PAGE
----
Invasion potential and host shifts of Australian and African ectomycorrhizal fungi in mixed eucalypt plantations
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- •Transportation of forestry materials results in unintended co-introduction of nonnative species that may cause enormous ecological or economic damage. While the invasion ecology of plants and animals is relatively well-known, that of microorganisms, except aboveground pathogens, remains poorly understood.
- •This work addresses host shifts and invasion potential of root symbiotic ectomycorrhizal fungi that were co-introduced with Australian eucalypts and planted in clear-cut miombo woodlands in Zambia, south-central Africa.
- •By use of rDNA and plastid intron sequence analysis for identification and phylogenetic techniques for inferring fungal origin, we demonstrated that host shifts were uncommon in the Australian fungi, but frequent in the African fungi, especially in mixed plantations where roots of different trees intermingle.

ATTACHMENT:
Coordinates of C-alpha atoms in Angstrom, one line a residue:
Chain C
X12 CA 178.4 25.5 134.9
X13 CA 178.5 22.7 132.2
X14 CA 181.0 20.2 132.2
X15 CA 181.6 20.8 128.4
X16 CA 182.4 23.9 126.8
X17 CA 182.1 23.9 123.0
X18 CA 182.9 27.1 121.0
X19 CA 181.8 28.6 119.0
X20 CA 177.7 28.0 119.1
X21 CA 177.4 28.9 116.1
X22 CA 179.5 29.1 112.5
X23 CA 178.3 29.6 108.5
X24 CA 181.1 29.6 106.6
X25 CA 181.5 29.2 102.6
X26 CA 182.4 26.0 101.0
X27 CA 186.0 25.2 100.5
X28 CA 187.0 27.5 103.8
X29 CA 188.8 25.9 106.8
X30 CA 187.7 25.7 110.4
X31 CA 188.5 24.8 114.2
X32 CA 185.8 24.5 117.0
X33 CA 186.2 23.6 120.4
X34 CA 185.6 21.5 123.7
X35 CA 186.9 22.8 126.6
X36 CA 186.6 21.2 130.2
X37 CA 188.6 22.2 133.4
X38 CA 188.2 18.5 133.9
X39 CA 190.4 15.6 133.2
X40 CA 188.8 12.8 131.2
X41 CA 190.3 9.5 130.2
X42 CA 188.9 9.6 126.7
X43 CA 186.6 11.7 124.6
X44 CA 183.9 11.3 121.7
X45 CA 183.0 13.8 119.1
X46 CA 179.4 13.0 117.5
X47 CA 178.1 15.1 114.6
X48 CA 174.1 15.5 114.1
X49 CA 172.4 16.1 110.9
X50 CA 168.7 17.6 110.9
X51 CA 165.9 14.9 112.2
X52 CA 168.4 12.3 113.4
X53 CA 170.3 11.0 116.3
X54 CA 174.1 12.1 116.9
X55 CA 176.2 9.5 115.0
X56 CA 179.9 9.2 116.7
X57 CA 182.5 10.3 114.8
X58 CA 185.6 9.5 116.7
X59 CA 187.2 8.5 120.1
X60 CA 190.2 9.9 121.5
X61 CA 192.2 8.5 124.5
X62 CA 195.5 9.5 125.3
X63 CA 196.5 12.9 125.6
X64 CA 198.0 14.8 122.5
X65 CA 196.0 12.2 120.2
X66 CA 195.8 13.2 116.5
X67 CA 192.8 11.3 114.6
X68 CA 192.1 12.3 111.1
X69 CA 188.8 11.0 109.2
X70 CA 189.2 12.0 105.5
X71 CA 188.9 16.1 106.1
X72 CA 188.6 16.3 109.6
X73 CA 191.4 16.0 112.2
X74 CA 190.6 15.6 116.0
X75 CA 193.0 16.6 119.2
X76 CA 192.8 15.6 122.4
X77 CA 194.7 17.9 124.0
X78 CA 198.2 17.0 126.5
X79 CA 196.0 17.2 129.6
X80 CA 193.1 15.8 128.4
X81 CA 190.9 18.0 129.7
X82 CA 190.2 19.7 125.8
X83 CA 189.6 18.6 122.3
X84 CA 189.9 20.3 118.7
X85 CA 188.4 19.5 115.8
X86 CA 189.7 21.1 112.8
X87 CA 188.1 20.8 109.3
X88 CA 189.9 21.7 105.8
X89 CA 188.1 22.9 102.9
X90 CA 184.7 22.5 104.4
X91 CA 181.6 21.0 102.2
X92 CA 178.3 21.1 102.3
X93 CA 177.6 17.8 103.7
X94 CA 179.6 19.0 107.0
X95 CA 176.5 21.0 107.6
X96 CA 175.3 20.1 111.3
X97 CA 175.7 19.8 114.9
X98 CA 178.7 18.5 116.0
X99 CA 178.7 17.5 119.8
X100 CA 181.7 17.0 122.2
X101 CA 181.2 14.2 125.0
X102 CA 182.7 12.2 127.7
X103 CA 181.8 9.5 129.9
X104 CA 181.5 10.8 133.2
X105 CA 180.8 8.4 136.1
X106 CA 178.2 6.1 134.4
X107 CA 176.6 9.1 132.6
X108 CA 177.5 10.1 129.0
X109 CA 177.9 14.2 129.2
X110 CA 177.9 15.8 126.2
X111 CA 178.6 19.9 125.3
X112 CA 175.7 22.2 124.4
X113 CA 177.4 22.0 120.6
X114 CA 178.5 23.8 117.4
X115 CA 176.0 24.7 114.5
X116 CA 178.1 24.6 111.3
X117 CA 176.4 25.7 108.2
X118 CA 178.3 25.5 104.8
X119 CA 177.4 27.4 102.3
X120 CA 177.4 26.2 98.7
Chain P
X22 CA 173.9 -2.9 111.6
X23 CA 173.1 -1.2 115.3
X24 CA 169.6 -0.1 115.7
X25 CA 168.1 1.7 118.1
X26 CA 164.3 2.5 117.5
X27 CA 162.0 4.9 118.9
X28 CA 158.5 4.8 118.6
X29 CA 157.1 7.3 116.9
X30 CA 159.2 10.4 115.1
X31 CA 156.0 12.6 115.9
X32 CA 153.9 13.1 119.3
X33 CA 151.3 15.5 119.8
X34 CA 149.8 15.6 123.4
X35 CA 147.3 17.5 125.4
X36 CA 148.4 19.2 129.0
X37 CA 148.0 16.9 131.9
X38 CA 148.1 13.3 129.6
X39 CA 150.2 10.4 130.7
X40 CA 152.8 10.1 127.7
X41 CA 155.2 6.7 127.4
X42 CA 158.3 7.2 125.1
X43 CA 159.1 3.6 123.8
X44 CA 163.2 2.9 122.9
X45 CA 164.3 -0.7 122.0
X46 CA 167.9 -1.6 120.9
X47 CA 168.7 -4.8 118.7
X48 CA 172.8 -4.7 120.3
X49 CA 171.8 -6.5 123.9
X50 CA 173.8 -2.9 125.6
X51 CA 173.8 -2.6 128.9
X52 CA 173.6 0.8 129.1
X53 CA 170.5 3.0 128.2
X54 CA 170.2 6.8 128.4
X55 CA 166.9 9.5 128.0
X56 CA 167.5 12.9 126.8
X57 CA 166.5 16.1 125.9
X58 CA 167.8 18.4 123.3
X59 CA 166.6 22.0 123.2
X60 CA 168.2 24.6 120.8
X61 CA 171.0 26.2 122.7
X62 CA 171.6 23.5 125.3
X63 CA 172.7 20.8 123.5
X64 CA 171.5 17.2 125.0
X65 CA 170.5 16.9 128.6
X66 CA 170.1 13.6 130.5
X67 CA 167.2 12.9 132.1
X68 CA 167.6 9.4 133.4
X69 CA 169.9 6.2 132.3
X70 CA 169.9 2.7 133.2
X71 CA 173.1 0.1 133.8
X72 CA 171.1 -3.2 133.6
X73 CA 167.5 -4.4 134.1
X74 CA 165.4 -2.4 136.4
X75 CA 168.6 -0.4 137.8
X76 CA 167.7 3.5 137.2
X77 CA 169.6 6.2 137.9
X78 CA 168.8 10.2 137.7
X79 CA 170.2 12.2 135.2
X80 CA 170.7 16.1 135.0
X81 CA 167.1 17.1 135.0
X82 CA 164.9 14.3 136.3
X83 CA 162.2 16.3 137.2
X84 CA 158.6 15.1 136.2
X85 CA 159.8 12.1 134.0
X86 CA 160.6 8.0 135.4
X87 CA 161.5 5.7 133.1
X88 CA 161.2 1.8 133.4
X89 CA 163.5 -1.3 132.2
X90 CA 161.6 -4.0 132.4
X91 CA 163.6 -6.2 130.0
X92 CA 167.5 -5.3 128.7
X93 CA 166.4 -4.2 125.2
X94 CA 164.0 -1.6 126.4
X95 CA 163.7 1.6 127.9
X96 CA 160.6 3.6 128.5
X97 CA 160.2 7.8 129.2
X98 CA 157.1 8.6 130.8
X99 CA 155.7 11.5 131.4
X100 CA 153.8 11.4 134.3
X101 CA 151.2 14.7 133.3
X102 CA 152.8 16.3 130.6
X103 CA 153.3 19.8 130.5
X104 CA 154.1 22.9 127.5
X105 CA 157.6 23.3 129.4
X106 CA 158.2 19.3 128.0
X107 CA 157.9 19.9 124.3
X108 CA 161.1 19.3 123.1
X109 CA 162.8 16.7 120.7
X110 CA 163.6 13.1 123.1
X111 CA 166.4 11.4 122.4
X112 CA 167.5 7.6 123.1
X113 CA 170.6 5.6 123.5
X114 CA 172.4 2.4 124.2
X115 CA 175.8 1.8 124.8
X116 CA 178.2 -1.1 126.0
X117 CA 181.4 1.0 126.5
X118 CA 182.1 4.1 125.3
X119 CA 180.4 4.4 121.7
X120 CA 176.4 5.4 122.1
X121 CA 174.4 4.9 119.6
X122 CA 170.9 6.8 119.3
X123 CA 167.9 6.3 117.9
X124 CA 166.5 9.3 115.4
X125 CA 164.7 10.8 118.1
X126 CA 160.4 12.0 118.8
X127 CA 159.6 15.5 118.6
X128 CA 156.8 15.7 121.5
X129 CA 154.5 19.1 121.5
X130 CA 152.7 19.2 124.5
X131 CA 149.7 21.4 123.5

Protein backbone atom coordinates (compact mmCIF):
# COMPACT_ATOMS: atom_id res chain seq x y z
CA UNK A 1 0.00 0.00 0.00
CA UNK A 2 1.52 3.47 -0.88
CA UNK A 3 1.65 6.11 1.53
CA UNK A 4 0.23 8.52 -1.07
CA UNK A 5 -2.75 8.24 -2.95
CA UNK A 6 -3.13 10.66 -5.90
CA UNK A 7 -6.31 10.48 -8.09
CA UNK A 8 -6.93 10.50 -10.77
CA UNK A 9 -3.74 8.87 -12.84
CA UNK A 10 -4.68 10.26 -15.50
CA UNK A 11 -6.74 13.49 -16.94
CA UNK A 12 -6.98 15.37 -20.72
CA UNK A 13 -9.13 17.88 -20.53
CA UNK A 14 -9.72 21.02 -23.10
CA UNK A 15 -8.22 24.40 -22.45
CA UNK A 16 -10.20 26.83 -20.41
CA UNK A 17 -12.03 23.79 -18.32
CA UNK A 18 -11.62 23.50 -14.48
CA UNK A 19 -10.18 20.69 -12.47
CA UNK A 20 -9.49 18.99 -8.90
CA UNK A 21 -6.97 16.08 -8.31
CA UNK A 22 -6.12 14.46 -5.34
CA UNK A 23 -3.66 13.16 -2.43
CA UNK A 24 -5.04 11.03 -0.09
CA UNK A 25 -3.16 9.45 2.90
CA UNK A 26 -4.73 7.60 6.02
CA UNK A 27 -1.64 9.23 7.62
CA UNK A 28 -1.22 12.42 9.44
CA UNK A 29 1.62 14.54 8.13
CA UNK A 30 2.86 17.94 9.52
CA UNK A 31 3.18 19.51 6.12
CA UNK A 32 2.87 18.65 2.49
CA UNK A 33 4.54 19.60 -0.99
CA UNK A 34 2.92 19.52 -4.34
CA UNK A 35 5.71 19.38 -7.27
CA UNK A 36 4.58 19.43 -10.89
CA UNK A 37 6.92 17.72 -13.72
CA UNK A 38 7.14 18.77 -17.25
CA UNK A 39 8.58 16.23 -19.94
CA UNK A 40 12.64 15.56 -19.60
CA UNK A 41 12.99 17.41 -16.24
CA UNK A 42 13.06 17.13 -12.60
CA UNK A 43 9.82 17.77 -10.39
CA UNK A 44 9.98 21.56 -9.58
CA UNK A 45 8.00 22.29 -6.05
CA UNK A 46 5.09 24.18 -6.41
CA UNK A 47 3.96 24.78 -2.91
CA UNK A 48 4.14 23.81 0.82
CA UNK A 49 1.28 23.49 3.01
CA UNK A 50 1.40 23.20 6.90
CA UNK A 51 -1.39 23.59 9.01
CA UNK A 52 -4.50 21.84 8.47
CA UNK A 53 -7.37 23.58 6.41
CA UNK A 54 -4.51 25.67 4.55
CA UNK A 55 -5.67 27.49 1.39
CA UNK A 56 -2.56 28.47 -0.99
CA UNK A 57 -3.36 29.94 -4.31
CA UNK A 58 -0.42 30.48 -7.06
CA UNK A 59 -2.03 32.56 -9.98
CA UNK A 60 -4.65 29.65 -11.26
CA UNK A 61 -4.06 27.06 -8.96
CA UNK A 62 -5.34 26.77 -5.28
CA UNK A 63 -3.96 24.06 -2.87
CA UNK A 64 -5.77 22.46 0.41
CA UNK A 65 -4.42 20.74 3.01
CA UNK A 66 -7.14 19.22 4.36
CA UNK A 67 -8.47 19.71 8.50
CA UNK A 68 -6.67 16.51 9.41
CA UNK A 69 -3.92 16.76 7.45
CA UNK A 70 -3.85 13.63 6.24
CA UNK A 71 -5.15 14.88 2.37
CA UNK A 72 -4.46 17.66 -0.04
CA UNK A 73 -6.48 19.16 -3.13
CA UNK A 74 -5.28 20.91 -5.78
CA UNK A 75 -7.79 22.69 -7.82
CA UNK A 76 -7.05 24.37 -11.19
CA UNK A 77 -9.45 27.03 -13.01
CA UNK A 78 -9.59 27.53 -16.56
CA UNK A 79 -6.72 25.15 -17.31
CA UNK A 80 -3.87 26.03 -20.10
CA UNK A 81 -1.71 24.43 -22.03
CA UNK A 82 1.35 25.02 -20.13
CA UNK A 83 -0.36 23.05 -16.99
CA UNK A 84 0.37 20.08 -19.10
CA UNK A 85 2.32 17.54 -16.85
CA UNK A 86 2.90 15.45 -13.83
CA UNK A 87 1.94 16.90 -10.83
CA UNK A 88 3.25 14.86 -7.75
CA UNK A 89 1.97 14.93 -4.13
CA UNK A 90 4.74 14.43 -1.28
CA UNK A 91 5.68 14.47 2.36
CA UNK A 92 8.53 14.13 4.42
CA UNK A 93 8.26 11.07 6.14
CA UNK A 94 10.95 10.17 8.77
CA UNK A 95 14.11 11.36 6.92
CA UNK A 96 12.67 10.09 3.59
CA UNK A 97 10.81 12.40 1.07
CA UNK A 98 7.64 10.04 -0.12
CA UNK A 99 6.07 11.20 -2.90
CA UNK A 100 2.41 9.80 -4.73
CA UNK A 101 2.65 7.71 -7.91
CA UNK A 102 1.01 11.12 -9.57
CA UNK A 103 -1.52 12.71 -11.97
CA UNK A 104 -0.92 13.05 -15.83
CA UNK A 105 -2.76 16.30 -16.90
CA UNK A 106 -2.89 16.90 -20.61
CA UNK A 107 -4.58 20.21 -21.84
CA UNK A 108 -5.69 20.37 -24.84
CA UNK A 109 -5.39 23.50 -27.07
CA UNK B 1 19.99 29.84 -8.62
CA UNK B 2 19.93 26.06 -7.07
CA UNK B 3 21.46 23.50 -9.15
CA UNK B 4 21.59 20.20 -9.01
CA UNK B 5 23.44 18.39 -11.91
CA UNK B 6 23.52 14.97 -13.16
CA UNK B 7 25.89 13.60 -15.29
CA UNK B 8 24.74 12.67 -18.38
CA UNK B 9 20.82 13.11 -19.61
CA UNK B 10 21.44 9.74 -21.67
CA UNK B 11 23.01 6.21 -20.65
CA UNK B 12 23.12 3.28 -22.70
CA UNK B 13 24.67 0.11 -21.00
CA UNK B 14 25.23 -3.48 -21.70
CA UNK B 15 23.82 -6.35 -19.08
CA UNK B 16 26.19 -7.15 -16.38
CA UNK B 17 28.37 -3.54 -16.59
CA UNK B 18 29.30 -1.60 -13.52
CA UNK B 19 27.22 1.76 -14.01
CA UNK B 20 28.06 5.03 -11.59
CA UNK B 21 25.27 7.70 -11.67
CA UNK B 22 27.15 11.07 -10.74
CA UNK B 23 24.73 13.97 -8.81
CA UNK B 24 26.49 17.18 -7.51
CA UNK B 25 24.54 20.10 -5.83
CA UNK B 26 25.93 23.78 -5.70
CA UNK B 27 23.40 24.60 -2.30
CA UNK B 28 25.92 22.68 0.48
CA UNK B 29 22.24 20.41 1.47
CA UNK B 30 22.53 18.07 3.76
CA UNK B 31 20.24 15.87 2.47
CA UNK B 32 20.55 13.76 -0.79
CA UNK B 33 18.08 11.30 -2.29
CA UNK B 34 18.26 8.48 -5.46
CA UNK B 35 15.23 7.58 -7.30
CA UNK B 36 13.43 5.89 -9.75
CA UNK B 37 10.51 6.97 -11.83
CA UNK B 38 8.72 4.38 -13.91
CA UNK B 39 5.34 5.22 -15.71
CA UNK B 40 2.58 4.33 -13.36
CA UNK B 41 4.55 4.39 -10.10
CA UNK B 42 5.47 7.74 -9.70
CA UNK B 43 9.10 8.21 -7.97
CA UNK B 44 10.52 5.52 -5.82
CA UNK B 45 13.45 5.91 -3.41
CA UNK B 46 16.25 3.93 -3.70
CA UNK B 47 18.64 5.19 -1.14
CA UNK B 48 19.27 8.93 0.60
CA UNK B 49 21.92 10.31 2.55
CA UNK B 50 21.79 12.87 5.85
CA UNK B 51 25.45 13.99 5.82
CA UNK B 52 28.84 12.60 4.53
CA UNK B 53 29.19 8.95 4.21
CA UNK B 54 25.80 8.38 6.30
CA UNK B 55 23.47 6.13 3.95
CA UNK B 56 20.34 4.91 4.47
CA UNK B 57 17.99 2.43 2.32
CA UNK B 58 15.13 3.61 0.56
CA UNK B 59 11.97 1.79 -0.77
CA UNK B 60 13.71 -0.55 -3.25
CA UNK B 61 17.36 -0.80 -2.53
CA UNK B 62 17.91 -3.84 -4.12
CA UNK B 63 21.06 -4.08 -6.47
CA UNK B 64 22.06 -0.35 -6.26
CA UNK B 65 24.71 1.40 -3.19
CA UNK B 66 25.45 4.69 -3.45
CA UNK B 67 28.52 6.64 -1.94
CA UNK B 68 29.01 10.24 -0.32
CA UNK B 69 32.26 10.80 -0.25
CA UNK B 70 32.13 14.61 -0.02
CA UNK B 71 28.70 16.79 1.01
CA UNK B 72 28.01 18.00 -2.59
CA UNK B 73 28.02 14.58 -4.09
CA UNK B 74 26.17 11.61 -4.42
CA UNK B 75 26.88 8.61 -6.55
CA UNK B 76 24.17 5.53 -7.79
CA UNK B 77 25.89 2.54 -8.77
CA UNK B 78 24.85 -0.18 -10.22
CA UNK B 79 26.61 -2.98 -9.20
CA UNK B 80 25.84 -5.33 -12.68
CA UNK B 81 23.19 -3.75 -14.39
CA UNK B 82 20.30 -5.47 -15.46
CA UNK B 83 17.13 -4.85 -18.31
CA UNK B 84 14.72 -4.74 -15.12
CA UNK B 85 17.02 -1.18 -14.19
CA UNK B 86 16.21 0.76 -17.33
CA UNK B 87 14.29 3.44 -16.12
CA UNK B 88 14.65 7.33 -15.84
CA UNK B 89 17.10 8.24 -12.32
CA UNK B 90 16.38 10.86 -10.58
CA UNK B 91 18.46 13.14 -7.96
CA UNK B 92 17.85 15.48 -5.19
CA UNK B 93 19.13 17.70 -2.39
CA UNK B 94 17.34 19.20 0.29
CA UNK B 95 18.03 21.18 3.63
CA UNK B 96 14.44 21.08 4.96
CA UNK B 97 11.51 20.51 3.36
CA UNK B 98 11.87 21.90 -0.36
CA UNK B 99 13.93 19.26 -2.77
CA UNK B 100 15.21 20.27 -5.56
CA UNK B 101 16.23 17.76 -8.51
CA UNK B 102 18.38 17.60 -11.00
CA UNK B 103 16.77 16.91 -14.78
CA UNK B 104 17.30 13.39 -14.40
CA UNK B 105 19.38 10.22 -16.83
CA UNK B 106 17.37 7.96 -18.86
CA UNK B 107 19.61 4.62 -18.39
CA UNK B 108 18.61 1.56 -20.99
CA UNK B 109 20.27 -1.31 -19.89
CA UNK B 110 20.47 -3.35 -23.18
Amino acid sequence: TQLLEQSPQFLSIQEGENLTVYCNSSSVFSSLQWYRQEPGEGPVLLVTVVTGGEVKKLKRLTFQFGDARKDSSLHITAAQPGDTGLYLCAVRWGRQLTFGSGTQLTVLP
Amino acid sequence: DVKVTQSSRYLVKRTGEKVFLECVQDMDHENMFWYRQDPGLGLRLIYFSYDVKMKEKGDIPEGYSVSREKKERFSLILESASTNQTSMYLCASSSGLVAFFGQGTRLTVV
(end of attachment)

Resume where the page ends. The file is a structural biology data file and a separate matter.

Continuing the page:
- •There was evidence for naturalization, but not for invasion by Australian ectomycorrhizal fungi. Nevertheless, the fungi introduced may pose an invasion risk along with further adaptation to local soil environment and host trees. Inoculation of eucalypts with native edible fungi may ameliorate the potential invasion risks of introduced fungi and provide an alternative source of nutrition.